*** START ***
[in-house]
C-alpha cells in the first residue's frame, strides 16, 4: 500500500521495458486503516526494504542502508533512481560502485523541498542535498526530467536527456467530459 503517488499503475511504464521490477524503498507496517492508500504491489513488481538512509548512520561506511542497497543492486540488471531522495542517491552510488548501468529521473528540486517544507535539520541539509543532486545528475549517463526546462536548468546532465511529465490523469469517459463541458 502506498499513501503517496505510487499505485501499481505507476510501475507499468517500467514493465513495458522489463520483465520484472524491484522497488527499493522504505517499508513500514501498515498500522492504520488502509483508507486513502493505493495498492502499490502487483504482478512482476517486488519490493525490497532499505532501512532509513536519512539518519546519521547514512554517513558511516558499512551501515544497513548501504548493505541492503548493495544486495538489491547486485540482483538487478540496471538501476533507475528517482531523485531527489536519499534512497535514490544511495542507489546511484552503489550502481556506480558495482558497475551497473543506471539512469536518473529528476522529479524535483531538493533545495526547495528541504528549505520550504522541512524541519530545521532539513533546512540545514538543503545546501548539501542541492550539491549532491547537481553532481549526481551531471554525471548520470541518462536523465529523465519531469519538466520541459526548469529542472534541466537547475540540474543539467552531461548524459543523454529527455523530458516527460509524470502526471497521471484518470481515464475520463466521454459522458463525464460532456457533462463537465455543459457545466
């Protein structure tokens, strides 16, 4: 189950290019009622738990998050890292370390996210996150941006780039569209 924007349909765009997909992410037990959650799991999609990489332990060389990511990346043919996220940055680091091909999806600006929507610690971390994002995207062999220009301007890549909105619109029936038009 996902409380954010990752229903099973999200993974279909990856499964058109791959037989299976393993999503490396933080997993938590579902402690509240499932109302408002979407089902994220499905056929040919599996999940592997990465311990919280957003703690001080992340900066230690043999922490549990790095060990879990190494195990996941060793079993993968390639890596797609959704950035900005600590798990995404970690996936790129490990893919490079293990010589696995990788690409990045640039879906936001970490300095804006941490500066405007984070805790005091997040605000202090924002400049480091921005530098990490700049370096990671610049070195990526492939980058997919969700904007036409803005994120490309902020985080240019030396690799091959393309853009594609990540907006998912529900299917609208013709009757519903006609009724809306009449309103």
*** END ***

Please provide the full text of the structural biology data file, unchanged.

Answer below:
[in-house]
C-alpha cells in the first residue's frame, strides 16, 4: 500500500521495458486503516526494504542502508533512481560502485523541498542535498526530467536527456467530459 503517488499503475511504464521490477524503498507496517492508500504491489513488481538512509548512520561506511542497497543492486540488471531522495542517491552510488548501468529521473528540486517544507535539520541539509543532486545528475549517463526546462536548468546532465511529465490523469469517459463541458 502506498499513501503517496505510487499505485501499481505507476510501475507499468517500467514493465513495458522489463520483465520484472524491484522497488527499493522504505517499508513500514501498515498500522492504520488502509483508507486513502493505493495498492502499490502487483504482478512482476517486488519490493525490497532499505532501512532509513536519512539518519546519521547514512554517513558511516558499512551501515544497513548501504548493505541492503548493495544486495538489491547486485540482483538487478540496471538501476533507475528517482531523485531527489536519499534512497535514490544511495542507489546511484552503489550502481556506480558495482558497475551497473543506471539512469536518473529528476522529479524535483531538493533545495526547495528541504528549505520550504522541512524541519530545521532539513533546512540545514538543503545546501548539501542541492550539491549532491547537481553532481549526481551531471554525471548520470541518462536523465529523465519531469519538466520541459526548469529542472534541466537547475540540474543539467552531461548524459543523454529527455523530458516527460509524470502526471497521471484518470481515464475520463466521454459522458463525464460532456457533462463537465455543459457545466
């Protein structure tokens, strides 16, 4: 189950290019009622738990998050890292370390996210996150941006780039569209 924007349909765009997909992410037990959650799991999609990489332990060389990511990346043919996220940055680091091909999806600006929507610690971390994002995207062999220009301007890549909105619109029936038009 996902409380954010990752229903099973999200993974279909990856499964058109791959037989299976393993999503490396933080997993938590579902402690509240499932109302408002979407089902994220499905056929040919599996999940592997990465311990919280957003703690001080992340900066230690043999922490549990790095060990879990190494195990996941060793079993993968390639890596797609959704950035900005600590798990995404970690996936790129490990893919490079293990010589696995990788690409990045640039879906936001970490300095804006941490500066405007984070805790005091997040605000202090924002400049480091921005530098990490700049370096990671610049070195990526492939980058997919969700904007036409803005994120490309902020985080240019030396690799091959393309853009594609990540907006998912529900299917609208013709009757519903006609009724809306009449309103």